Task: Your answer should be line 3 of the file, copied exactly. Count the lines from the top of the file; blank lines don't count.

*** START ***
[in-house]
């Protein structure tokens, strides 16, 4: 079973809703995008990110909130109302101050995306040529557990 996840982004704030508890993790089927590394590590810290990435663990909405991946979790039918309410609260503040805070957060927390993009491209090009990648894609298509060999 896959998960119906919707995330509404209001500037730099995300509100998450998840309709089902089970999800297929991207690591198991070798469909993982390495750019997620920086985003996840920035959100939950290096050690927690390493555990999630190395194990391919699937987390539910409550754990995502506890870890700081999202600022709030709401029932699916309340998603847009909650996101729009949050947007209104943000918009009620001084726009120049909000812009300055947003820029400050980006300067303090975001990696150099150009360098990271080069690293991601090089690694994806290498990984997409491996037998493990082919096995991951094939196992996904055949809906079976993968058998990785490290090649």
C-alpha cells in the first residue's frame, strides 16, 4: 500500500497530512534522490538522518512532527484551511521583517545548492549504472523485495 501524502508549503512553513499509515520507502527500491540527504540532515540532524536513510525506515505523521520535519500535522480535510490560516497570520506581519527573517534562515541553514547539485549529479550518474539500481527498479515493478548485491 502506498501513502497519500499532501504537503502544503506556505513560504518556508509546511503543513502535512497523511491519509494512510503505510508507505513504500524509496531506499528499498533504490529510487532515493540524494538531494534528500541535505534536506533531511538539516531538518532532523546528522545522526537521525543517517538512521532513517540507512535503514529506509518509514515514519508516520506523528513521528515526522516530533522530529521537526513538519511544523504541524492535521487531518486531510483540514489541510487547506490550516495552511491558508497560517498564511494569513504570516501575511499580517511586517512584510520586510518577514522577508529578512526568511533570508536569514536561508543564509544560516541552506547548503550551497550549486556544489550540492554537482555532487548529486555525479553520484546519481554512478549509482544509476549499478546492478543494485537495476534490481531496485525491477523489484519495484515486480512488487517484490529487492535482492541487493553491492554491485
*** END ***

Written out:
C-alpha cells in the first residue's frame, strides 16, 4: 500500500497530512534522490538522518512532527484551511521583517545548492549504472523485495 501524502508549503512553513499509515520507502527500491540527504540532515540532524536513510525506515505523521520535519500535522480535510490560516497570520506581519527573517534562515541553514547539485549529479550518474539500481527498479515493478548485491 502506498501513502497519500499532501504537503502544503506556505513560504518556508509546511503543513502535512497523511491519509494512510503505510508507505513504500524509496531506499528499498533504490529510487532515493540524494538531494534528500541535505534536506533531511538539516531538518532532523546528522545522526537521525543517517538512521532513517540507512535503514529506509518509514515514519508516520506523528513521528515526522516530533522530529521537526513538519511544523504541524492535521487531518486531510483540514489541510487547506490550516495552511491558508497560517498564511494569513504570516501575511499580517511586517512584510520586510518577514522577508529578512526568511533570508536569514536561508543564509544560516541552506547548503550551497550549486556544489550540492554537482555532487548529486555525479553520484546519481554512478549509482544509476549499478546492478543494485537495476534490481531496485525491477523489484519495484515486480512488487517484490529487492535482492541487493553491492554491485